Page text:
On 21 January, Deutsche Welle reported that authorities have arrested dozens of people in a sweeping crackdown on the ‘ndrangheta crime syndicate. Government officials and politicians are among the suspects. The case reveals the gang’s extensive money laundering efforts and bids to buy influence in one of Italy’s poorest regions. The suspects include alleged ‘ndrangheta crime bosses as well as government officials, politicians and white-collar suspects. They’re accused of a range of crimes including tax fraud, criminal association, revealing official secrets, influence peddling and other charges. Among those under house arrest is the regional government’s finance minister in Calabria and Christian Democrat (UDC) member, Francesco Talarico. He is accused of accepting a “package of votes” from the ‘ndrangheta in 2018 in exchange for awarding public contracts. The more well-known leader of the center-right UDC, Lorenzo Cesa, is also accused of being involved. Cesa, a member of the European Parliament, is suspected of “mediation” between the Talarico and the mafia organisation.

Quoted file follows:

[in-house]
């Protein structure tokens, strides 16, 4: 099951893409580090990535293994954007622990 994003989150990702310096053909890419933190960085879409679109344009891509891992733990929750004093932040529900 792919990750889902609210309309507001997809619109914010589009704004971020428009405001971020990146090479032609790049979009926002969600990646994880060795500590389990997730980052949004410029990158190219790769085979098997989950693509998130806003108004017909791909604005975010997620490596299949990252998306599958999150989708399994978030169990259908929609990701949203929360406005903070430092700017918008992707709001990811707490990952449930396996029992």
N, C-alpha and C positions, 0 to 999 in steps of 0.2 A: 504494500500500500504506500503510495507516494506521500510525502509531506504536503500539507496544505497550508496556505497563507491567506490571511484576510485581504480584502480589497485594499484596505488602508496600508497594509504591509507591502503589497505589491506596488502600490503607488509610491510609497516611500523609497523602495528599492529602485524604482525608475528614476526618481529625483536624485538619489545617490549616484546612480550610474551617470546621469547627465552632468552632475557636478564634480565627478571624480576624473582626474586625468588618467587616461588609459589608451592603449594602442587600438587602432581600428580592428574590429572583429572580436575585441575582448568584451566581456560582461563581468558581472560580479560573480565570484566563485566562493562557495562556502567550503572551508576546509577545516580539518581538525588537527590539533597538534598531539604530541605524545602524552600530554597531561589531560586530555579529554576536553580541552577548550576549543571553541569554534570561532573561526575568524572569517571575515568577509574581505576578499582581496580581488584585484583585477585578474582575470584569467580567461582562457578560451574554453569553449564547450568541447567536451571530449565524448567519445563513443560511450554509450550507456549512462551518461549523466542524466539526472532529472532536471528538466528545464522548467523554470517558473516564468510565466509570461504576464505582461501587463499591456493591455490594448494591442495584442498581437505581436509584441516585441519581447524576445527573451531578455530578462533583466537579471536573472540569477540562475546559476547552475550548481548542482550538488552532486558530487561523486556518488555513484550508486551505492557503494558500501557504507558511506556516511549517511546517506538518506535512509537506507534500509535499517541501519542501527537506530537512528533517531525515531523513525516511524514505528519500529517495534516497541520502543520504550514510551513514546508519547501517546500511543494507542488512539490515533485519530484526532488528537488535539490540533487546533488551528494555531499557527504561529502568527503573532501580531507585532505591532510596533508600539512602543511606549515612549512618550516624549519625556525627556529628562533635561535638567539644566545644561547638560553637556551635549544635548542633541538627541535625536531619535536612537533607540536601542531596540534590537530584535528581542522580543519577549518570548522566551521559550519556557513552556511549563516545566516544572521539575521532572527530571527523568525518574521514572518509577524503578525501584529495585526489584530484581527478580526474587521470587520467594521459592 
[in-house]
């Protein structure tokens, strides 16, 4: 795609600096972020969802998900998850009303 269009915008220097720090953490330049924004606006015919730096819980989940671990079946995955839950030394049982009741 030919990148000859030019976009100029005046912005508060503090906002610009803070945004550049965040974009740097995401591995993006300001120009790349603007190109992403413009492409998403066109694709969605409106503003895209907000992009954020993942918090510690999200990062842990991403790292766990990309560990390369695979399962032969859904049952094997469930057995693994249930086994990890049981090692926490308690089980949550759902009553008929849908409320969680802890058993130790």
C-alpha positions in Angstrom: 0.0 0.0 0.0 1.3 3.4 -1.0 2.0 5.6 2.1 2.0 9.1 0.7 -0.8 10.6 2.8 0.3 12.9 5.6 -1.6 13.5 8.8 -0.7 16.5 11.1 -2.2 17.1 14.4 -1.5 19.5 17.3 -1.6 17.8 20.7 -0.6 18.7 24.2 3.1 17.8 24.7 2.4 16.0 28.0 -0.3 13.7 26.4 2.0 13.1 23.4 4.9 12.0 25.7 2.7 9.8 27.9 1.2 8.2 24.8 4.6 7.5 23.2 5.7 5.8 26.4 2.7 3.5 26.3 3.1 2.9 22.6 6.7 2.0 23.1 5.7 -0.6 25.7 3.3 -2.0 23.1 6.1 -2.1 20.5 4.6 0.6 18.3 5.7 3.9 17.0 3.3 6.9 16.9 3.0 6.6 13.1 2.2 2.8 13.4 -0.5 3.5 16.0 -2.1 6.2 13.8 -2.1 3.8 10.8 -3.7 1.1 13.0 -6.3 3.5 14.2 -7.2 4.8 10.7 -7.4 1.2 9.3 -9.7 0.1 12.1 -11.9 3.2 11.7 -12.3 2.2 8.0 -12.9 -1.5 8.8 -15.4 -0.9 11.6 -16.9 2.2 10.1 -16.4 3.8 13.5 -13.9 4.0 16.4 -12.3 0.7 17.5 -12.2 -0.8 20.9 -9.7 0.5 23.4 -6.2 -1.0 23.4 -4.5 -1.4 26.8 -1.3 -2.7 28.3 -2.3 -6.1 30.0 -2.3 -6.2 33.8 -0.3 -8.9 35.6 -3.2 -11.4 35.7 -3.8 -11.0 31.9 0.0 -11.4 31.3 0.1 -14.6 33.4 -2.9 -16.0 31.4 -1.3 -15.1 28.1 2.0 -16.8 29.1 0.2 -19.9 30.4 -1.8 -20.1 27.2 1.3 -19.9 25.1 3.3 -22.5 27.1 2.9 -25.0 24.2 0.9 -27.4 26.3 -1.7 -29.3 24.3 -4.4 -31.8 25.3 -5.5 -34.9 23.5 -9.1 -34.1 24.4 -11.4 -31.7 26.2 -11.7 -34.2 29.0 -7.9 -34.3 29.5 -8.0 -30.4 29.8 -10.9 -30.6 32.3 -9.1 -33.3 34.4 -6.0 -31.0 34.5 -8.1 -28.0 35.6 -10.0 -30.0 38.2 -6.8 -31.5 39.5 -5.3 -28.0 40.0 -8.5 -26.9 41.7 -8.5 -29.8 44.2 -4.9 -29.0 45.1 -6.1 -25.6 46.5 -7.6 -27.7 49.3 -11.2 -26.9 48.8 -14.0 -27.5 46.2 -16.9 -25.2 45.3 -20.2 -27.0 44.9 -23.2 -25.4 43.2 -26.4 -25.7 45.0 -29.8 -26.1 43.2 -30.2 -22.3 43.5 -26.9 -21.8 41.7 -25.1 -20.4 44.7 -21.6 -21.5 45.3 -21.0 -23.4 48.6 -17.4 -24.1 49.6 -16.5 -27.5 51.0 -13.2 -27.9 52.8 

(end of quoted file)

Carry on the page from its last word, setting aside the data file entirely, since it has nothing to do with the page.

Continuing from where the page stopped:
Cesa denies any involvement, but stepped down from his post as the head of the UDC.
PURPORTED BIOTECH EXECUTIVE CHARGED WITH INTRODUCING MISBRANDED DRUG INTO INTERSTATE COMMERCE FOR DISTRIBUTION OF “COVID-19 VACCINE”
On 21 January, a news release from the US DoJ advised that a Redmond, Washington, man who held himself out as a biotech expert was arrested on a federal warrant charging him with introducing misbranded drugs into interstate commerce. He claims to be Founder & President of North Coast Biologics and in a variety of online postings from as early as March, 2020, he claimed to have a COVID-19 vaccine that he offered to inject in customers for $400-$1000 each.